Open Journal of Cell and Protein Science
Mini Review       Open Access      Peer-Reviewed

Protein folding, misfolding, and coping mechanism of cells–A short discussion

K Geetha Roshni*

M Pharmacy, Osmania University, Sri Venkateswara College of Pharmacy, Madhapur, Hyderabad, India
*Corresponding author: K. Geetha Roshni, M Pharmacy, Osmania University, Sri Venkateswara College of Pharmacy, Madhapur, Hyderabad, India, E-mail:
Received: 01 June, 2021 | Accepted: 17 June, 2021 | Published: 21 June, 2021

Cite this as

Roshni KG (2021) Protein folding, misfolding, and coping mechanism of cells–A short discussion. Open J Cell Protein Sci 4(1): 001-004. DOI: 10.17352/ojcps.000003


Proteins are not rigid structures, they are long polypeptide chains of ~50 or more “residues”. Proteins are generally thought to adopt unique structures determined by their amino acid sequences. However, Proteins are not strictly static objects, but rather populate ensembles of (sometimes similar) conformations. Transitions between these states occur on a variety of length scales (tenths of Å to nm) and time scales (ns to s), and have been linked to functionally relevant phenomena such as enzyme catalysis [1] and allosteric signaling [2].

The study of protein dynamics is most directly concerned with the transitions between these states, but can also involve the nature and equilibrium populations of the states themselves. These two perspectives—kinetics and thermodynamics, respectively—can be conceptually synthesized in an “energy landscape” paradigm: [3] highly populated states and the kinetics of transitions between them can be described by the depths of energy wells and the heights of energy barriers, respectively.

Protein Science is a complete study of Proteins, their structure, function and influence as enzymes, etc. Understanding protein function requires detailed knowledge about protein dynamics, i.e. the different conformational states the system can adopt.

Protein dynamics and protein folding

In this mini-review, we will discuss about protein dynamics and protein folding, misfolding and its causes.

Proteins have shapes and stable structures. Their dynamics include binding to other molecules such as Proteins, DNA and metabolites. They catalyze reactions (enzymes) and cause movement such as muscle contractions, rotary motors, etc.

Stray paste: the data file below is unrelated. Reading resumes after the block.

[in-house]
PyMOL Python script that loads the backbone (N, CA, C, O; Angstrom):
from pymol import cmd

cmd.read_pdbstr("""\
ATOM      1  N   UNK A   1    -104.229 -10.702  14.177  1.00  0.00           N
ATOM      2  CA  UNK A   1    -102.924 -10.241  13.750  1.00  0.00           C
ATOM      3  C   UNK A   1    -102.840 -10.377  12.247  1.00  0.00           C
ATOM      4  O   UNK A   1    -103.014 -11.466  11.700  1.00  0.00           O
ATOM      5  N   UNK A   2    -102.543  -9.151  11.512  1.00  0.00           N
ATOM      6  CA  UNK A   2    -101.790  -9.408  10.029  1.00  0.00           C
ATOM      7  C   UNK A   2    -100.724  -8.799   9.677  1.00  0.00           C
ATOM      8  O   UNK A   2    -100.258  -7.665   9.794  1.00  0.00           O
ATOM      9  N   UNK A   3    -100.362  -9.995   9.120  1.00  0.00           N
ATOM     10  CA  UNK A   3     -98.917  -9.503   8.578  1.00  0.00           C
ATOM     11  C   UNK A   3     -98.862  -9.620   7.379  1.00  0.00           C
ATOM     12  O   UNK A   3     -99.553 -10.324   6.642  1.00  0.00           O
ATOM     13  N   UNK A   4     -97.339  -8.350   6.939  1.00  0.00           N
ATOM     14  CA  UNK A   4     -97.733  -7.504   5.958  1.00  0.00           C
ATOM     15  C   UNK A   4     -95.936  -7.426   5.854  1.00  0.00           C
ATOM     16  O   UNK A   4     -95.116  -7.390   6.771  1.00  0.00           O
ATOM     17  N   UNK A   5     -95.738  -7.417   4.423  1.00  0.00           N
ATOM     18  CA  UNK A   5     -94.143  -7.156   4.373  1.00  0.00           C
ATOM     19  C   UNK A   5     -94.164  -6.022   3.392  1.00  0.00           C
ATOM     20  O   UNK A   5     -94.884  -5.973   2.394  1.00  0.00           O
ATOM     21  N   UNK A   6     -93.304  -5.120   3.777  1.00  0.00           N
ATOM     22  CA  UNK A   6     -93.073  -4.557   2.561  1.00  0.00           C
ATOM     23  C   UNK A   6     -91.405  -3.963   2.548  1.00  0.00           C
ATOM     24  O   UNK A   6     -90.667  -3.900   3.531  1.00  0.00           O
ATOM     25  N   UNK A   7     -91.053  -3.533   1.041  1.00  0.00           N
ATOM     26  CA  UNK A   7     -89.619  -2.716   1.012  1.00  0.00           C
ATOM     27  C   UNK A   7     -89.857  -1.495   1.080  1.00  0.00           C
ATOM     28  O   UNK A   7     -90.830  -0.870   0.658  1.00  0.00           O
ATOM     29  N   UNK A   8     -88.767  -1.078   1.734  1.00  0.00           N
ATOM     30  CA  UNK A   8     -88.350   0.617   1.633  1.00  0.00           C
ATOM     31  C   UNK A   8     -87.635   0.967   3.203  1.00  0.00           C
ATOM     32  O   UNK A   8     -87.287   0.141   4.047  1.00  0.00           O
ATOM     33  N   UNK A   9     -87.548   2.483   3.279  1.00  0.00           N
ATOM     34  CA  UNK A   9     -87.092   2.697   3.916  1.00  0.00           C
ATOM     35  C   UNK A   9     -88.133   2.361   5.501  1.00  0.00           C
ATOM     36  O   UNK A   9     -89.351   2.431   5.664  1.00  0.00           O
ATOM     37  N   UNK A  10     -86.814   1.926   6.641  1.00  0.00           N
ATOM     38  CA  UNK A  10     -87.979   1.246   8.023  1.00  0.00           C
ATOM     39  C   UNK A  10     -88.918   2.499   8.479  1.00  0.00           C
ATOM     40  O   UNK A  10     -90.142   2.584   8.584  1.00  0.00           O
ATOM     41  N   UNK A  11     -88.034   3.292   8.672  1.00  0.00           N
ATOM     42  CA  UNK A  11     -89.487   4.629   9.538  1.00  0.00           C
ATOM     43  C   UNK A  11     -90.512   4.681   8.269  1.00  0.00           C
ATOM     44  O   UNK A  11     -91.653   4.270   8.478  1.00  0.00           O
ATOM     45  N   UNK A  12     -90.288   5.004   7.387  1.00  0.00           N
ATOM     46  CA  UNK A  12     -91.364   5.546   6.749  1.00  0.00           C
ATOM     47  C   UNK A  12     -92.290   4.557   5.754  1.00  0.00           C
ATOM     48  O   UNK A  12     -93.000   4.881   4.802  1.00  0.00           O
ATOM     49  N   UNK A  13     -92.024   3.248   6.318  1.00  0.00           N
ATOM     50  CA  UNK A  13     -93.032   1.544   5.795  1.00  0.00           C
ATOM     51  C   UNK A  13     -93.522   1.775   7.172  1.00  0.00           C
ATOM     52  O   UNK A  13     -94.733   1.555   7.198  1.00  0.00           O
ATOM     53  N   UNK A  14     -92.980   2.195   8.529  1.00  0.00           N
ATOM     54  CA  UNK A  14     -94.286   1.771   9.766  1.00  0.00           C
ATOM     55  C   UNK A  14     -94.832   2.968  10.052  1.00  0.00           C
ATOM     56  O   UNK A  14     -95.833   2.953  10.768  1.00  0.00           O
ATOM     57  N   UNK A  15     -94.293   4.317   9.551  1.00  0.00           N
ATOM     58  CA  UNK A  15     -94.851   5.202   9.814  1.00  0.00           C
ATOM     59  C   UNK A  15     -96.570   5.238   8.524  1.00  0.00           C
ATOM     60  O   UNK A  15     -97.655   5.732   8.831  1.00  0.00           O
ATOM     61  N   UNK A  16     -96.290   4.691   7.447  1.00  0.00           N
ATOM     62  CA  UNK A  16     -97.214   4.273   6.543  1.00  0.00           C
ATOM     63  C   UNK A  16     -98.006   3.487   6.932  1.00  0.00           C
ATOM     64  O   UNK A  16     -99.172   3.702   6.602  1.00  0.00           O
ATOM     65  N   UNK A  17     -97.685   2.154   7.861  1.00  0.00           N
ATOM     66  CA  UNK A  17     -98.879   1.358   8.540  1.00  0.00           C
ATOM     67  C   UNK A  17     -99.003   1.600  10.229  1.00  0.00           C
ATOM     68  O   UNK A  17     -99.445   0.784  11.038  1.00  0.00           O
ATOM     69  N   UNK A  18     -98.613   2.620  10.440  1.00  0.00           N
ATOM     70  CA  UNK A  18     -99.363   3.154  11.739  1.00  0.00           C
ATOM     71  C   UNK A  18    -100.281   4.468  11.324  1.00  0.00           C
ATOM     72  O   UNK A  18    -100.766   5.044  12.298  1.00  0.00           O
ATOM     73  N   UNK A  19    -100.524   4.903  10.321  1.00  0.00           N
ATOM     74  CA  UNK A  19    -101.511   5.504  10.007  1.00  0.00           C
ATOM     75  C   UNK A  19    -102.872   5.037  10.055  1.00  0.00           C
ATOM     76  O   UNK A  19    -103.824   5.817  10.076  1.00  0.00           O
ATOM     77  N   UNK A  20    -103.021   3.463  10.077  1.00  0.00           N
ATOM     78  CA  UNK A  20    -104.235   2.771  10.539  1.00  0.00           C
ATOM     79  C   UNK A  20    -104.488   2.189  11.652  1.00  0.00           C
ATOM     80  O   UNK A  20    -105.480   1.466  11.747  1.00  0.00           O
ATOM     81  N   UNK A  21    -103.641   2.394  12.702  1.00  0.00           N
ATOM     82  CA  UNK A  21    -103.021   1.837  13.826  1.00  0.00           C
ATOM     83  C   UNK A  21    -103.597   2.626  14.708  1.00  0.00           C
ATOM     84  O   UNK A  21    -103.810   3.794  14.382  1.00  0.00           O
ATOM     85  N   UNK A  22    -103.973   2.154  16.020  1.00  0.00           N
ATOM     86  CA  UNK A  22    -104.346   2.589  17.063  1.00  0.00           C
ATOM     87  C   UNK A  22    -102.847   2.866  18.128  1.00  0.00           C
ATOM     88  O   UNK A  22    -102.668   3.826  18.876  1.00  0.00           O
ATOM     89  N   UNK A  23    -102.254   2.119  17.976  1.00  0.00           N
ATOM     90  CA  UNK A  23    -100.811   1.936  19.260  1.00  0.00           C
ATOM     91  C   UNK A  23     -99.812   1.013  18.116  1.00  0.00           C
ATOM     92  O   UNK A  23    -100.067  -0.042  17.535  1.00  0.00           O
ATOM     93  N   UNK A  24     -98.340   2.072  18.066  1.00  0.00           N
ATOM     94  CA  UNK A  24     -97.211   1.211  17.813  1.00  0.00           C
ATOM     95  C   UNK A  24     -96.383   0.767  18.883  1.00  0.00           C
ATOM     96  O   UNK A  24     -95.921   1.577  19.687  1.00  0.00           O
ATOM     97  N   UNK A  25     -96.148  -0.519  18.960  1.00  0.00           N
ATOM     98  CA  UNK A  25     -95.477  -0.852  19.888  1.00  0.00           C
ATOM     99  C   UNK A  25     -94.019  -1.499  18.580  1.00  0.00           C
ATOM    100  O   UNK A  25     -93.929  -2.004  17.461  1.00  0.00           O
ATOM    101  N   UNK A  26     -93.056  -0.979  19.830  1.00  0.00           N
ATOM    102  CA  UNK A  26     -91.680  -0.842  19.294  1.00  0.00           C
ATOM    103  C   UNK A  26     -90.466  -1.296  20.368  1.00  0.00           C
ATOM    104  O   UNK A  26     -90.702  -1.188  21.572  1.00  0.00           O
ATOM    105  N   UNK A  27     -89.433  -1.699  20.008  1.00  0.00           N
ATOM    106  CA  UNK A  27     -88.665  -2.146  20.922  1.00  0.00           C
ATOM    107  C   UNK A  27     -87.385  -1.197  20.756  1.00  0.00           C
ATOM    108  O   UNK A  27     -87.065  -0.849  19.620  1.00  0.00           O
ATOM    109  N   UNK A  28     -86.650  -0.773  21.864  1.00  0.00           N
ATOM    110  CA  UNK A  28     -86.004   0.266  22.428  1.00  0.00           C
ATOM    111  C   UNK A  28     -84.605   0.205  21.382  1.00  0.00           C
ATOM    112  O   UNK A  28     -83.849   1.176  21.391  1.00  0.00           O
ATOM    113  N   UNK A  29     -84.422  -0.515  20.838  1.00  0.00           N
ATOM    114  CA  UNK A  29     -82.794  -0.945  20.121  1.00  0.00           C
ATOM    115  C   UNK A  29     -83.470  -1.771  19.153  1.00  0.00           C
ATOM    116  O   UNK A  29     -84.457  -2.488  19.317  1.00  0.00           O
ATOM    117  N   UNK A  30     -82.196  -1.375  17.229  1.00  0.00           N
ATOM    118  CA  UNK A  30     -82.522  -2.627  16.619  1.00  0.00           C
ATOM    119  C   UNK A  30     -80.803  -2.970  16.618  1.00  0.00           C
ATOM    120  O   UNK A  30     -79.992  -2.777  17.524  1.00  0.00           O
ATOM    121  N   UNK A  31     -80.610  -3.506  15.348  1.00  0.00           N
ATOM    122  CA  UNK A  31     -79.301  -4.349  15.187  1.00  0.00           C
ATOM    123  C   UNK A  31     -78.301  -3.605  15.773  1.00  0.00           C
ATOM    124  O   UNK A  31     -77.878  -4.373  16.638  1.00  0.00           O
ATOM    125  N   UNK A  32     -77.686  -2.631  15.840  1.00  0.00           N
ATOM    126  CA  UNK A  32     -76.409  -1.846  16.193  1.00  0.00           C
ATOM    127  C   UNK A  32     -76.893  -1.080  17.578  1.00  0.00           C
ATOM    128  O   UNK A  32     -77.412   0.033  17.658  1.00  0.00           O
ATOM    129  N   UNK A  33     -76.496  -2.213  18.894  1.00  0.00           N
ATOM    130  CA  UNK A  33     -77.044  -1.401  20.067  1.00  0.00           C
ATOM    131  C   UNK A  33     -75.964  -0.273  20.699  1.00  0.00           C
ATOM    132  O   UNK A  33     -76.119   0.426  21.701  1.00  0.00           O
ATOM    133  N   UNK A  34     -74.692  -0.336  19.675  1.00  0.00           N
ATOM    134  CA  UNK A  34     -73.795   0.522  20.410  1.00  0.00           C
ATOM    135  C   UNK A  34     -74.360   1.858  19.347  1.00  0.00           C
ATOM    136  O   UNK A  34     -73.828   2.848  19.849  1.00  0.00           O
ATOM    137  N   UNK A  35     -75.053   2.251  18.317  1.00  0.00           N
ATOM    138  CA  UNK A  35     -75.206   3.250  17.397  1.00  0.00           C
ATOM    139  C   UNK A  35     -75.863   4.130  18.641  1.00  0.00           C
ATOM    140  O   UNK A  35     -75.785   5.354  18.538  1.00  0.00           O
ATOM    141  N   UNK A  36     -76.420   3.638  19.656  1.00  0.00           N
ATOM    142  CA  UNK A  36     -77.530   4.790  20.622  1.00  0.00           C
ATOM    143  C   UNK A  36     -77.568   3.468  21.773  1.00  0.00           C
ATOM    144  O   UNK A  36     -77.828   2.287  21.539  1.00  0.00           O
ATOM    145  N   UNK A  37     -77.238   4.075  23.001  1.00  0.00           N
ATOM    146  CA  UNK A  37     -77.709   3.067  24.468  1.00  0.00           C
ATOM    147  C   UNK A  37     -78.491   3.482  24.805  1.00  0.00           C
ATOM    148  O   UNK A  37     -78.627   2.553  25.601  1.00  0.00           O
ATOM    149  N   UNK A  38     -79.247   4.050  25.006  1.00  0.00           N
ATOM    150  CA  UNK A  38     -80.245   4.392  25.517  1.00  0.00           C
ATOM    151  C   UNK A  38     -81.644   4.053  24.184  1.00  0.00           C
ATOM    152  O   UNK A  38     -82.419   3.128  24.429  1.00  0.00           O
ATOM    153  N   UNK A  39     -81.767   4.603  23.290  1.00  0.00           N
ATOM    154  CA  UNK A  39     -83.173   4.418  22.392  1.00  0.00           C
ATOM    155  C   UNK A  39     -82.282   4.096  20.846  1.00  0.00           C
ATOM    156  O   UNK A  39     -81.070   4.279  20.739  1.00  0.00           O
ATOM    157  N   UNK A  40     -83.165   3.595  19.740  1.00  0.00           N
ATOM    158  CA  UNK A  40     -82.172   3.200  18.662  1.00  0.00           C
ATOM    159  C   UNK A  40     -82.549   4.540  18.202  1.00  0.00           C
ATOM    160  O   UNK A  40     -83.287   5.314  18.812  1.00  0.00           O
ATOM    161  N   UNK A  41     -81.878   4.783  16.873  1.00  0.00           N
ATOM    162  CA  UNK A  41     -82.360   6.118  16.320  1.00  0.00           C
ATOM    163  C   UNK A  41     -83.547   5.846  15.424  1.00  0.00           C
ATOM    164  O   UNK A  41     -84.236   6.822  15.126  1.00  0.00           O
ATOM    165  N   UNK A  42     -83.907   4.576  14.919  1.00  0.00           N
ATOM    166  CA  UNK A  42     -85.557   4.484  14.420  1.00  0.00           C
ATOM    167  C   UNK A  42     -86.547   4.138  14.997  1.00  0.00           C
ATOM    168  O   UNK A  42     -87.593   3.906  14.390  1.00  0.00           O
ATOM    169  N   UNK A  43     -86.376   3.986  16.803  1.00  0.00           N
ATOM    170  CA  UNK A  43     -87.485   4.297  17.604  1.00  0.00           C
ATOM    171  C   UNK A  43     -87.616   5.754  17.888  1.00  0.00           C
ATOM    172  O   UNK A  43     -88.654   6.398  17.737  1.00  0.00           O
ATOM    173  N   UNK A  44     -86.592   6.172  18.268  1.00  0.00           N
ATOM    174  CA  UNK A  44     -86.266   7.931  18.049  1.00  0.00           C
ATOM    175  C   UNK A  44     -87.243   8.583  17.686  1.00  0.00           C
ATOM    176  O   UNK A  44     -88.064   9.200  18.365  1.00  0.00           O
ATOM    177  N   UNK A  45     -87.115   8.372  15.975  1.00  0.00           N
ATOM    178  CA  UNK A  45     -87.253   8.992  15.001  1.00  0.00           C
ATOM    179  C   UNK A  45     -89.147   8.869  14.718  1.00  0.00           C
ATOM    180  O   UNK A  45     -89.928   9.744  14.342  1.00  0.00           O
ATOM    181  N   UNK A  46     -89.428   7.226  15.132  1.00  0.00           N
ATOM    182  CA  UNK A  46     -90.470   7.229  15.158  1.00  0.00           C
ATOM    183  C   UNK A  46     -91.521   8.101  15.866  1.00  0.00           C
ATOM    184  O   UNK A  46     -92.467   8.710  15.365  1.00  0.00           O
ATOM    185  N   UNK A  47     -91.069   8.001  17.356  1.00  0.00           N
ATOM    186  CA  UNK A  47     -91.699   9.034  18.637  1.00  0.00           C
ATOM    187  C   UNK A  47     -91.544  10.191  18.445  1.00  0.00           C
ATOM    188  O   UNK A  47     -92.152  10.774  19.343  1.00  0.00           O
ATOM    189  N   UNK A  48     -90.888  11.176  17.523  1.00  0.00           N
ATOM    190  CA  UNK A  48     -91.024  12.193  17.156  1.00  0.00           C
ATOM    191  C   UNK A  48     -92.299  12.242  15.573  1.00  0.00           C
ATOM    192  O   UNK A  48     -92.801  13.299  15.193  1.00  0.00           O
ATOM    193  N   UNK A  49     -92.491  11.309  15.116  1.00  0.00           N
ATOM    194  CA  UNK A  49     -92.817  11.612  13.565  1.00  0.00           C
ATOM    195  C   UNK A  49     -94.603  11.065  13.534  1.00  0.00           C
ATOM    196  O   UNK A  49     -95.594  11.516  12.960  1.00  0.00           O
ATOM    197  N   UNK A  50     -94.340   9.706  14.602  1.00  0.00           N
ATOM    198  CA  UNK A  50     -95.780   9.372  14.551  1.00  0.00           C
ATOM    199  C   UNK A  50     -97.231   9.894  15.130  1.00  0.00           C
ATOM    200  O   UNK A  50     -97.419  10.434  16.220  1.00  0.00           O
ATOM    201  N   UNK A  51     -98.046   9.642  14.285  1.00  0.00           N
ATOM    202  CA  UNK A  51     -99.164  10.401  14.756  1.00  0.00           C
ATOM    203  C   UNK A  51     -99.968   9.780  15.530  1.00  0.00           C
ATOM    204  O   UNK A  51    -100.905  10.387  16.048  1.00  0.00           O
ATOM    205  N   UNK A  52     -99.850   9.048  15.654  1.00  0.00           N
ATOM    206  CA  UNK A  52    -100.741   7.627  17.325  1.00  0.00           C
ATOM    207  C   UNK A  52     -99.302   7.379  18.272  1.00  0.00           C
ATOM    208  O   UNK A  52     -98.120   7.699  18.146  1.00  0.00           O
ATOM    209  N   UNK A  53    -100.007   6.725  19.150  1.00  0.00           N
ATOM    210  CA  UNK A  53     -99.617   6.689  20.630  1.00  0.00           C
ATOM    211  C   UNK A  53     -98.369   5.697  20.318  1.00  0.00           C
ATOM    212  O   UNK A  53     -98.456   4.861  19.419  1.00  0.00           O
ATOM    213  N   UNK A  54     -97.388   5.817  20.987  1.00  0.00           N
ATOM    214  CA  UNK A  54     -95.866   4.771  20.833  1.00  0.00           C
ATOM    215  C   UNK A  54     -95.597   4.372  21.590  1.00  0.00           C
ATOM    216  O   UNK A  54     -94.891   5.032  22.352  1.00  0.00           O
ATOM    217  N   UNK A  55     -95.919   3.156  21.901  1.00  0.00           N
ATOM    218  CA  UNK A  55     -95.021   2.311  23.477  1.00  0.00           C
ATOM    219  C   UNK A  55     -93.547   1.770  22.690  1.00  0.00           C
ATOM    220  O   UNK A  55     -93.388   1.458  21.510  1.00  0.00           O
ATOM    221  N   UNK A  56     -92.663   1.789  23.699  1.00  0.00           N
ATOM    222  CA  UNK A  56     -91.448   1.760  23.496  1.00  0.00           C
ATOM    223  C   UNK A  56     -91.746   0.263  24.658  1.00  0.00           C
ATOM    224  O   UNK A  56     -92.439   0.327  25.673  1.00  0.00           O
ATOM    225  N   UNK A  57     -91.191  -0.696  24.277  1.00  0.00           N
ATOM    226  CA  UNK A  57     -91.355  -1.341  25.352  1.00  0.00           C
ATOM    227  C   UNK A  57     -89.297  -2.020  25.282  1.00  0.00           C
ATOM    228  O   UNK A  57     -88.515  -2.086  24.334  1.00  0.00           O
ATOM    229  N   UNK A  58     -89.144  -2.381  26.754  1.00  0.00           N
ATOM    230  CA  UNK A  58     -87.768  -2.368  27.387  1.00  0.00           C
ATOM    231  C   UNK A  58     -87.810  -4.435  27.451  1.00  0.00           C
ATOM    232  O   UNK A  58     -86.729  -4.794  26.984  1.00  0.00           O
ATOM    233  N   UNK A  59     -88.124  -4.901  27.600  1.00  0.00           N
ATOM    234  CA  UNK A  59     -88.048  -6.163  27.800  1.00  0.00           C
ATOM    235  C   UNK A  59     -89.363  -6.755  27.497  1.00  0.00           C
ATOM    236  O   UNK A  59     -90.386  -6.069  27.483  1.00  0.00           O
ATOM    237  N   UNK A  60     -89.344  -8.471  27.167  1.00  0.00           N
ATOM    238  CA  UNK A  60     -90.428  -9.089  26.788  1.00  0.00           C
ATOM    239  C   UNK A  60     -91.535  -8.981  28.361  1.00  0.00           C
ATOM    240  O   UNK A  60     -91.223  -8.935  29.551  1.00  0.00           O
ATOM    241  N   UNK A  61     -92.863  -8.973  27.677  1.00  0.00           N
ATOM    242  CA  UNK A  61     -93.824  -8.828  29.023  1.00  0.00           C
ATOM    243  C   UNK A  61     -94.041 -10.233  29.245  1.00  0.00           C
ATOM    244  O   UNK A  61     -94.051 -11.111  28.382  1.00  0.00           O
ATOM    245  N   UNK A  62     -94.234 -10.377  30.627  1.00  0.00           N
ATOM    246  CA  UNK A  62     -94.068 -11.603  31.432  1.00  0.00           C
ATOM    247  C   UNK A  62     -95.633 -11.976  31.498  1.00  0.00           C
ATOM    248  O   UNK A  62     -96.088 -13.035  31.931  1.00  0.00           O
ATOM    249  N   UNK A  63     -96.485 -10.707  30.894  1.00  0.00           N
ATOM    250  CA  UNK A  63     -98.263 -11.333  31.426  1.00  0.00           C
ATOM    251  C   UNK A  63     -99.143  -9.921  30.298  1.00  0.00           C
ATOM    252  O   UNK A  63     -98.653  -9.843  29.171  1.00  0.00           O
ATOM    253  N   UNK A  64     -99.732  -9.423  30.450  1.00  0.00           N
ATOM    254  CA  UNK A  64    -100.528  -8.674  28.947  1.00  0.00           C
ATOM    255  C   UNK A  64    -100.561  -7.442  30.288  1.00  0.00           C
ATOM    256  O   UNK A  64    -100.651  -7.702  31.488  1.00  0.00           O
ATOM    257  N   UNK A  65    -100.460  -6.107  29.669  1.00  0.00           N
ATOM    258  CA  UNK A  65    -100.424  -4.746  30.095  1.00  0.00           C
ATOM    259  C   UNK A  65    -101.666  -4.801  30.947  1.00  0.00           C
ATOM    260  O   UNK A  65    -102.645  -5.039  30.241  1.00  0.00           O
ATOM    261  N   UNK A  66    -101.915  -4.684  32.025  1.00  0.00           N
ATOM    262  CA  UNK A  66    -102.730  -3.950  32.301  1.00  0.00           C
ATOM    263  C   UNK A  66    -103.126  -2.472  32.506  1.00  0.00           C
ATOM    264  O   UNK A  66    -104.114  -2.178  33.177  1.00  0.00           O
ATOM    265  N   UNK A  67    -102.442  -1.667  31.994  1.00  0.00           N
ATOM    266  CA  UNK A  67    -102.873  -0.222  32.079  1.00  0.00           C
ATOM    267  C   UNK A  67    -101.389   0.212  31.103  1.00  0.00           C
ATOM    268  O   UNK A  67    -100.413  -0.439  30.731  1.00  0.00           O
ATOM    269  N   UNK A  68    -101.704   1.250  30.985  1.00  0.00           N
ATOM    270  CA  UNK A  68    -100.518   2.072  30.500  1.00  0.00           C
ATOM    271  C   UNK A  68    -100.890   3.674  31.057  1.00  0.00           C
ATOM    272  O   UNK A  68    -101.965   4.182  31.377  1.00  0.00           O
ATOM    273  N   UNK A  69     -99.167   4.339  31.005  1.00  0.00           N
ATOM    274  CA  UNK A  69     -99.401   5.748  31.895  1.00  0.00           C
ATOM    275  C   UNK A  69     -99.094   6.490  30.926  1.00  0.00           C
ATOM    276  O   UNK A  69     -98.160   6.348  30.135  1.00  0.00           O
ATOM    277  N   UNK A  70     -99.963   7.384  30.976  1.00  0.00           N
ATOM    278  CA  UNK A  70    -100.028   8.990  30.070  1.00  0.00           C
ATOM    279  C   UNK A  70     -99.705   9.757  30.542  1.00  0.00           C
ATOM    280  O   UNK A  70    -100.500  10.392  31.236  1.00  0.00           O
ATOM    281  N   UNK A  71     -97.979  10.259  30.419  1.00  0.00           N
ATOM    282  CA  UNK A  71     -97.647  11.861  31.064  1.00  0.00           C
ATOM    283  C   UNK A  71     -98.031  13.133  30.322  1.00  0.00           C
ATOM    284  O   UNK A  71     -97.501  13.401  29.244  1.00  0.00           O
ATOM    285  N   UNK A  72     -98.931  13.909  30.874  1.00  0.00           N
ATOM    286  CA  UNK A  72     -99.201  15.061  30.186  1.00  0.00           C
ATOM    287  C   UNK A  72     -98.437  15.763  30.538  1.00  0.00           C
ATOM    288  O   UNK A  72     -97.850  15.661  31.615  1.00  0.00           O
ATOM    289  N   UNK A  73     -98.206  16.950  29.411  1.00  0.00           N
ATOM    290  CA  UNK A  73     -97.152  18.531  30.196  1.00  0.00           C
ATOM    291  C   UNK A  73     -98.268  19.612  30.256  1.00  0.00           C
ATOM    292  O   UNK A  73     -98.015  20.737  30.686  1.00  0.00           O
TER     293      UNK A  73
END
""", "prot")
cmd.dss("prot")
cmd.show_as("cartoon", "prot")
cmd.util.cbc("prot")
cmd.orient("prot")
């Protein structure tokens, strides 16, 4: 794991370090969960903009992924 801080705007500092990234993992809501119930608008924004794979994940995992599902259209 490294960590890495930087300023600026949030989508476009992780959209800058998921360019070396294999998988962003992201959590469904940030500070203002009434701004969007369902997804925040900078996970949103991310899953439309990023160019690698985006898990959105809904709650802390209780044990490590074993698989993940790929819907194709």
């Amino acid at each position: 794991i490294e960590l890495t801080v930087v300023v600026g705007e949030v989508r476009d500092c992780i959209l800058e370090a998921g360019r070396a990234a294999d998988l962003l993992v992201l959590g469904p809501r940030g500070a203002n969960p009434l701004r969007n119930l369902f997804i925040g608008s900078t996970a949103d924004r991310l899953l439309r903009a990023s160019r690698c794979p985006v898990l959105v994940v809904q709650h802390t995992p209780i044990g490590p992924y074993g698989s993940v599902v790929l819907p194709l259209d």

In Ligand binding: Proteins can change their shape. Protein structures fluctuate on many different timescales. They can unfold and refold. They can switch to another conformation (Lock and Key; Induced Fit models).

When Proteins come off the ribosome, they typically fold. Proteins are folded structures and are held together by various forms of molecular interactions. The molecular interactions include the hydrophobic interactions, disulfide bonds formed in the Proteins, and the thermodynamic stability of the complex.

Protein folding is a process by which a polypeptide chain folds to become a biologically active protein in its native 3D structure. Protein structure is important and is linked to its function. Folded Proteins are held together by various molecular interactions. What cause the Proteins To fold is understood by their thermodynamics, but how they fold is explained by protein folding kinetics.

Four forces driving protein structure formation such as Hydrophobic effects, Vander Waals forces, H-bonds, hydrostatic interactions.

Individual classes of interactions can be strongly energetically favorable or strongly energetically unfavorable.

A. To fold, the favorable interactions include

I. Enthalpy from Vander Waals packing interactions

II. Hydrophobic effect (H2O entropy)

III. Gain of protein-protein H bonds

IV. Electrostatic effects

B. To Not Fold, the unfavorable interactions include

I. Protein conformational entropy

II. Loss of protein-water H-bonding [4].

➢ Protein folding occurs in four stages namely:

1. Primary Structure

2. Secondary Structure

3. Tertiary Structure

4. Quaternary Structure.

Protein structure

The wide variety of 3-dimensional protein structures corresponds to the diversity of functions Proteins fulfil. With all the above knowledge and criteria of knowing how a protein folds, Figure 1 explains it briefly.

Proteins fold in three dimensions. Protein structure is organized hierarchically from so-called primary structure to quaternary structure. Higher-level structures are motifs and domains.

How a protein folds

Above all the wide variety of conformations is due to the huge amount of different sequences of amino acid residues. The primary structure is the sequence of residues in the polypedptide chain.